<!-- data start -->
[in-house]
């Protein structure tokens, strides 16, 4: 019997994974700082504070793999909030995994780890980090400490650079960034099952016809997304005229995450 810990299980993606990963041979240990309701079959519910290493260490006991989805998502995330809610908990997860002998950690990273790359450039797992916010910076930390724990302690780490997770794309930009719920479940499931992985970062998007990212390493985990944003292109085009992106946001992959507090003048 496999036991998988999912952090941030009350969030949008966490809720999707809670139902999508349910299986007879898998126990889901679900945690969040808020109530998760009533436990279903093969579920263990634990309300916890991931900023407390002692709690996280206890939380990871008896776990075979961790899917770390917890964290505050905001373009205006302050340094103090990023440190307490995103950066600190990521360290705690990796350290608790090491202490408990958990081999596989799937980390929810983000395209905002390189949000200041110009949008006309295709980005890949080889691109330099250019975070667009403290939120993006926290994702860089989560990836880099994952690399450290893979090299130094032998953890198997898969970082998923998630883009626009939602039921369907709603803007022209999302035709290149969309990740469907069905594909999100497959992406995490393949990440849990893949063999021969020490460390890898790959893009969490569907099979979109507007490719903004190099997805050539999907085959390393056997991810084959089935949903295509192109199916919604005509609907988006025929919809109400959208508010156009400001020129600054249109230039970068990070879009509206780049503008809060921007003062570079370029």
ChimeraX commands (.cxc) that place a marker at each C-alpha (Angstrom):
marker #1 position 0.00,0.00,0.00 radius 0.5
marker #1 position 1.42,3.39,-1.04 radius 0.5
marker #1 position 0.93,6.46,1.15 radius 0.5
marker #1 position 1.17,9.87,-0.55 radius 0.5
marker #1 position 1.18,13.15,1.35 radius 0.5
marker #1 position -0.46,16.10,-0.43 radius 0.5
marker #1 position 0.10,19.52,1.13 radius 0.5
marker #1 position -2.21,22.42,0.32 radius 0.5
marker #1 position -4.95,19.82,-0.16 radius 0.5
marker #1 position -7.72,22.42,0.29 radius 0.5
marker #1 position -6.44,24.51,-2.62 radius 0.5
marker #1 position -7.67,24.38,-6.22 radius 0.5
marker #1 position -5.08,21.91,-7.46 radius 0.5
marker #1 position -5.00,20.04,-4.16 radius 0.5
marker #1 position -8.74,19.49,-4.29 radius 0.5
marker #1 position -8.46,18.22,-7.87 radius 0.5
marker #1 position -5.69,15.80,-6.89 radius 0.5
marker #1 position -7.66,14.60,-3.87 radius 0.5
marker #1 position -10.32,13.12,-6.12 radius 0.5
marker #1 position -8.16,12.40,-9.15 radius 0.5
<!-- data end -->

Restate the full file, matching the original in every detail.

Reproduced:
[in-house]
């Protein structure tokens, strides 16, 4: 019997994974700082504070793999909030995994780890980090400490650079960034099952016809997304005229995450 810990299980993606990963041979240990309701079959519910290493260490006991989805998502995330809610908990997860002998950690990273790359450039797992916010910076930390724990302690780490997770794309930009719920479940499931992985970062998007990212390493985990944003292109085009992106946001992959507090003048 496999036991998988999912952090941030009350969030949008966490809720999707809670139902999508349910299986007879898998126990889901679900945690969040808020109530998760009533436990279903093969579920263990634990309300916890991931900023407390002692709690996280206890939380990871008896776990075979961790899917770390917890964290505050905001373009205006302050340094103090990023440190307490995103950066600190990521360290705690990796350290608790090491202490408990958990081999596989799937980390929810983000395209905002390189949000200041110009949008006309295709980005890949080889691109330099250019975070667009403290939120993006926290994702860089989560990836880099994952690399450290893979090299130094032998953890198997898969970082998923998630883009626009939602039921369907709603803007022209999302035709290149969309990740469907069905594909999100497959992406995490393949990440849990893949063999021969020490460390890898790959893009969490569907099979979109507007490719903004190099997805050539999907085959390393056997991810084959089935949903295509192109199916919604005509609907988006025929919809109400959208508010156009400001020129600054249109230039970068990070879009509206780049503008809060921007003062570079370029």
ChimeraX commands (.cxc) that place a marker at each C-alpha (Angstrom):
marker #1 position 0.00,0.00,0.00 radius 0.5
marker #1 position 1.42,3.39,-1.04 radius 0.5
marker #1 position 0.93,6.46,1.15 radius 0.5
marker #1 position 1.17,9.87,-0.55 radius 0.5
marker #1 position 1.18,13.15,1.35 radius 0.5
marker #1 position -0.46,16.10,-0.43 radius 0.5
marker #1 position 0.10,19.52,1.13 radius 0.5
marker #1 position -2.21,22.42,0.32 radius 0.5
marker #1 position -4.95,19.82,-0.16 radius 0.5
marker #1 position -7.72,22.42,0.29 radius 0.5
marker #1 position -6.44,24.51,-2.62 radius 0.5
marker #1 position -7.67,24.38,-6.22 radius 0.5
marker #1 position -5.08,21.91,-7.46 radius 0.5
marker #1 position -5.00,20.04,-4.16 radius 0.5
marker #1 position -8.74,19.49,-4.29 radius 0.5
marker #1 position -8.46,18.22,-7.87 radius 0.5
marker #1 position -5.69,15.80,-6.89 radius 0.5
marker #1 position -7.66,14.60,-3.87 radius 0.5
marker #1 position -10.32,13.12,-6.12 radius 0.5
marker #1 position -8.16,12.40,-9.15 radius 0.5